Practising Buddhism in a Pandemic – Geshe Tashi Tsering’s Coronavirus Update 22nd July

In our Practising in a Pandemic section, we are fully launched into the Six Perfections.  In this episode, Geshe Tashi gives us a commentary on verses 18 and 19 of Maitreya’s Prayer of Love, dealing with the perfections of ethics and patience.  He very kindly sources further reading for us from Lama Tsongkhapa’s Lam Rim Chenmo volume 2.  Not many texts explain the Six Perfections altogether and in this kind of detail, Geshe la says, so he particularly recommends these sections from Lama Tsonghapa’s “Great Treatise”.  Incidentally, once we are able to increase our resources and have updated the material, Foundations of Buddhist Thought will be offering Geshe Tashi’s two year Lam Rim Chenmo course online, using the excellent learning management system we have introduced for the 2 year FBT course.  Following up on Geshe la’s recommended reading here might be a great opportunity to familiarise yourself with this extraordinary text.


Commenting on Verse 18, Geshe Tashi explains the two kinds of ethics we need to practice.  As human beings, regardless of religion or belief system, it is our natural responsibility to refrain from the first type, often referred to by His Holiness as universal or secular ethics.  These natural ethics act as a necessary basis for any further vows that we might choose to take on voluntarily.  Geshe la explains that the “pride” mentioned in this verse actually refers to the three spheres of self-grasping: yourself as the practitioner; the ethics you practise; and your actions of refraining from wrongdoing. 

In verse 19, Geshe Tashi gives us another fresh and off the cuff translation, as there is some confusion in the translation we are using.  Here, our patience needs to be like the five natural elements: earth, water, fire, wind, space.  These elements remain as they are, abiding in their absence of intrinsic nature, whatever the circumstances, and this is how we should perfect our patience.  Here is an alternative translation, roughly edited by us, that we hope will serve for now:


“Being like earth, water, fire, wind or space,

Remaining without self-nature.

Through patience, without expressing anger,

May I perfect the practice of patience.”


Quoting from the Lam Rim Chenmo book 2, p.152, Geshe la begins to tell us what patience is.  He covers the first part here, leaving two more types of patience to look forward to next week.  Can you accept the suffering of having to wait?  By way of an answer we’ll leave you with a quote from Asterix & Obelix in Corsica.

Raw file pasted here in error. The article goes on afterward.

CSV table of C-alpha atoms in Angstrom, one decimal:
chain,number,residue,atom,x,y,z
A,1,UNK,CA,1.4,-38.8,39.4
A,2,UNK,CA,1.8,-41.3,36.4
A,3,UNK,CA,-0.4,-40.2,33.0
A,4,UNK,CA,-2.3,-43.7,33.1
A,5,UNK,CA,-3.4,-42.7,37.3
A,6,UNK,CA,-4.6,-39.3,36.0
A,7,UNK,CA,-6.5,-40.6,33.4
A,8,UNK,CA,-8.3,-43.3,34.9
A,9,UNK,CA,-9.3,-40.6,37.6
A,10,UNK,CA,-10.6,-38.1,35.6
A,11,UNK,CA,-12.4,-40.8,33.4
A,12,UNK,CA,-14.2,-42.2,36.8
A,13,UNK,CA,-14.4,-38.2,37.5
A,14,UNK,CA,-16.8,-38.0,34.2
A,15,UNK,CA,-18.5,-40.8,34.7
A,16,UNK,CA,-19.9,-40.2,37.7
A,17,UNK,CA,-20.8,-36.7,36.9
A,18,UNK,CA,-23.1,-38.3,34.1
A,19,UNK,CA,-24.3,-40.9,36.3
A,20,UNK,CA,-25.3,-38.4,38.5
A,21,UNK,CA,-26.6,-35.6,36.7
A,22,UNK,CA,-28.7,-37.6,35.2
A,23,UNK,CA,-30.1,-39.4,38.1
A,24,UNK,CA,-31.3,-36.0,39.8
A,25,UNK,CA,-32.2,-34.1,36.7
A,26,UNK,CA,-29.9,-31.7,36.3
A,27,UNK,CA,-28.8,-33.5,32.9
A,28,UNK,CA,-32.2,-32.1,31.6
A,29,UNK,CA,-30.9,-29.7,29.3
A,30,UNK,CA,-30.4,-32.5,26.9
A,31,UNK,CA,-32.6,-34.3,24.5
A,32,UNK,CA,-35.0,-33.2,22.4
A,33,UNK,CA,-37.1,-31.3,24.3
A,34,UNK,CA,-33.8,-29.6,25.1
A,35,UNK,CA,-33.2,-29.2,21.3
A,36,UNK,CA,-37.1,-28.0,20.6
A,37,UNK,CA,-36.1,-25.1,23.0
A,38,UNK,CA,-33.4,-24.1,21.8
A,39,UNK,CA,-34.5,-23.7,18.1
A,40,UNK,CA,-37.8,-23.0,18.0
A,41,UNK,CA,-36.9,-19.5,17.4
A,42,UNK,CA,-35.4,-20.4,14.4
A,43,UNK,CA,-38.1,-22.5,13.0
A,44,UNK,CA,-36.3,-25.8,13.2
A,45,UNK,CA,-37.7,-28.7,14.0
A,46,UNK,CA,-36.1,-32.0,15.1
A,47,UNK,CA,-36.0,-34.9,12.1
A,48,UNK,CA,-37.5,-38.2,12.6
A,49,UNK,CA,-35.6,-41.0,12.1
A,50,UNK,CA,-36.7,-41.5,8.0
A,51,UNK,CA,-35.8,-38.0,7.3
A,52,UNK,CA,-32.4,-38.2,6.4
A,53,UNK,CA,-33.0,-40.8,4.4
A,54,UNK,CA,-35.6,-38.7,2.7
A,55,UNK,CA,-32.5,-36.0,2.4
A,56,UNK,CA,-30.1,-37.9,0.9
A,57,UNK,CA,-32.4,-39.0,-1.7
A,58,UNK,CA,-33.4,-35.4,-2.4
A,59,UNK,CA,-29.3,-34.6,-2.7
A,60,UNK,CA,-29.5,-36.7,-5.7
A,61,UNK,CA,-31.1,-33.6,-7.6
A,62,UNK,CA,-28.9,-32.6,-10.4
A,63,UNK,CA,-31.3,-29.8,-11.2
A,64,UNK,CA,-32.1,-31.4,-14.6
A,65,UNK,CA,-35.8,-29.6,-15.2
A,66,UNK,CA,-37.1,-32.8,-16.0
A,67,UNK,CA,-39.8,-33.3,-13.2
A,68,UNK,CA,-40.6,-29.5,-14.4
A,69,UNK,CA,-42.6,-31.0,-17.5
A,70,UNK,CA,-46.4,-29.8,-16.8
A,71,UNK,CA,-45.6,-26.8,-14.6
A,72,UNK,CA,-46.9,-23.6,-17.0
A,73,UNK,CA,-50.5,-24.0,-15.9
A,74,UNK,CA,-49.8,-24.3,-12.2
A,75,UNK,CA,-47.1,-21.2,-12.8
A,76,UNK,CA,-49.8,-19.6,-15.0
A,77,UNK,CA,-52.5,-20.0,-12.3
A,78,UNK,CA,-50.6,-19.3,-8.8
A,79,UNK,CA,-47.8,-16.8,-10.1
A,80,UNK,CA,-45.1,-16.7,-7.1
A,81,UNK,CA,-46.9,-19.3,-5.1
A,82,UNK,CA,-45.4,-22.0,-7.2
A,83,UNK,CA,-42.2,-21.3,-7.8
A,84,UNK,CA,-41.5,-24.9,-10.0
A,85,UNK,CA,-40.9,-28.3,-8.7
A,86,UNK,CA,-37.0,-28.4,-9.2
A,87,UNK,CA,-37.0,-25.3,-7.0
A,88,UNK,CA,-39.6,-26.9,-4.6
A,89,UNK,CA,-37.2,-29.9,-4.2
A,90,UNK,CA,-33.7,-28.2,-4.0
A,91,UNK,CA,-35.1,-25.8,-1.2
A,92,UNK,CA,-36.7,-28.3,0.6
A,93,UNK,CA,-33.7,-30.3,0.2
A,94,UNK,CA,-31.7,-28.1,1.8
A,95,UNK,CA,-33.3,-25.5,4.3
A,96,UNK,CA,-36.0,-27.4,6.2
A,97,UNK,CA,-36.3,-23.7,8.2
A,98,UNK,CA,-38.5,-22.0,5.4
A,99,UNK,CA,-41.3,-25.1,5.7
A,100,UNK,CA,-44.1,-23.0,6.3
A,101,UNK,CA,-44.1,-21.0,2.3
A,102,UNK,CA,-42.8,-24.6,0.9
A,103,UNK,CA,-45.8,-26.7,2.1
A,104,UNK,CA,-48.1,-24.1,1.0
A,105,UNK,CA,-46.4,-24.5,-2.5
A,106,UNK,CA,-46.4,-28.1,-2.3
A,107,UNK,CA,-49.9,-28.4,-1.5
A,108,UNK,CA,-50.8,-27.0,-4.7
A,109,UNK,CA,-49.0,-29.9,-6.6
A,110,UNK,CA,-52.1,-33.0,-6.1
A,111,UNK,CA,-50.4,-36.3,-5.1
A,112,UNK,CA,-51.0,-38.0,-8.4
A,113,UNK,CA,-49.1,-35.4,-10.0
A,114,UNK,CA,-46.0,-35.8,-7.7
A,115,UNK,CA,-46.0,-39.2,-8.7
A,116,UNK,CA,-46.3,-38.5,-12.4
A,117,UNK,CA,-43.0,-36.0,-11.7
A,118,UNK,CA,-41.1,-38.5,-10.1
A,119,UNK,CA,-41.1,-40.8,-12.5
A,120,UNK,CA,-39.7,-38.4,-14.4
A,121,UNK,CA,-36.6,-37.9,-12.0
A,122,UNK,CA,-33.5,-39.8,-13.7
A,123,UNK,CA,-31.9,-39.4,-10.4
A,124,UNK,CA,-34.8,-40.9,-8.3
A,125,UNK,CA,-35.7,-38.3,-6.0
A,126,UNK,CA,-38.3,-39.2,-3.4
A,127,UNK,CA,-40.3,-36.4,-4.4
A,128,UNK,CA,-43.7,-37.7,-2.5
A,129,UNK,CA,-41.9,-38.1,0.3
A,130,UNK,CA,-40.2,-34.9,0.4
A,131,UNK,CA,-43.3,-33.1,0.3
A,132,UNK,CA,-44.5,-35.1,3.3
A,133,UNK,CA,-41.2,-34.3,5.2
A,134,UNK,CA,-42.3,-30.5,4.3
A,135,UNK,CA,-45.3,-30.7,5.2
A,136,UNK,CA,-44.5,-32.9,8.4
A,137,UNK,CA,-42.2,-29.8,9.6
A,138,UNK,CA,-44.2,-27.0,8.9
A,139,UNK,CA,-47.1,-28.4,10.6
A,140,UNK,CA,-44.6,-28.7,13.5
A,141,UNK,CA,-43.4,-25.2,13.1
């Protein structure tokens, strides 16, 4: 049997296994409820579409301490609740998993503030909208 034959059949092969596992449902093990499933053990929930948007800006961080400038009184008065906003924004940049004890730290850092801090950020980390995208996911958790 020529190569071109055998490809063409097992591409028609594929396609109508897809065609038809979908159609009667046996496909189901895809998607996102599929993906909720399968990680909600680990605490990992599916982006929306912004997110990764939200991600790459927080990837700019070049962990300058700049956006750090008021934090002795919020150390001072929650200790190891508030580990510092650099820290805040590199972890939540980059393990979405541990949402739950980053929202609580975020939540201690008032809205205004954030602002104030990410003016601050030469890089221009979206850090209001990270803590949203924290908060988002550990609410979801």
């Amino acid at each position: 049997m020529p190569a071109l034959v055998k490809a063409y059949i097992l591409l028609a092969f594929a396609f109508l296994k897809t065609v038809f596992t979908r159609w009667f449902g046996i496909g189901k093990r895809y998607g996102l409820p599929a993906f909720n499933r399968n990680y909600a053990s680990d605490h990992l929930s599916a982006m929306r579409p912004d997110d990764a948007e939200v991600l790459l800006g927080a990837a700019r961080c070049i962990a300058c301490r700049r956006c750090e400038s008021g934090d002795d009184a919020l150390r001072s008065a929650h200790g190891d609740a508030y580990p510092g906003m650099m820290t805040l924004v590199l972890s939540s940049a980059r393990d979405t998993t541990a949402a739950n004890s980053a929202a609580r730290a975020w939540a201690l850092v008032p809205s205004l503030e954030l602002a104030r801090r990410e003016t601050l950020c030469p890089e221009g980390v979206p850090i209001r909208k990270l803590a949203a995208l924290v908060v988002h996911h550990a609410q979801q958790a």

Sailor:  “Can a Corsican come aboard?”

Entire crew:  “…  Of course he can!”


We have complete faith in our excellent community.


With best wishes as ever,


Your Admin Team


Maitreya’s Prayer of Love (Verses 18 & 19)

Jampai Monlam


May I never transgress the discipline of morality and free myself from pride,

Since by having pride in the appearance of morality and purity,

One is without morality.

I wish to accomplish the perfection of morality.


**Patience must be as steady as earth or water,

Not changeable like the wind.

Knowing that both patience and anger do not exist,

I wish to accomplish the perfection of patience.


FPMT, translator unknown


** Please check Geshe Tashi’s translation before relying on the one printed here.


Khen Rinpoche Geshe Tashi Tsering taught in London for over 25 years and is currently Abbot of Sera Mey Monastery in Karnataka State, India.

This Post Has 2 Comments

  1. Avatar

    Many thanks, Geshe-La, for your insightful explanations of the text and your helpful alternative translations. And for diving into the Lamrim Chenmo, a beautiful book at any time.
    Thanks also to Peter and Tri for the teasing anticipation of the upcoming Lamrim course. I look forward to it – when the time is right.

    1. Admin

      Thank you Sue. We will need to give the Lam Rim Chenmo course a thorough overhaul, just as we doing with the FBT course, so it will be a while in coming. As far as our personal studies go, we have so much reading around the FBT course to do, we’ve plenty to keep us busy for now. You probably feel the same way!

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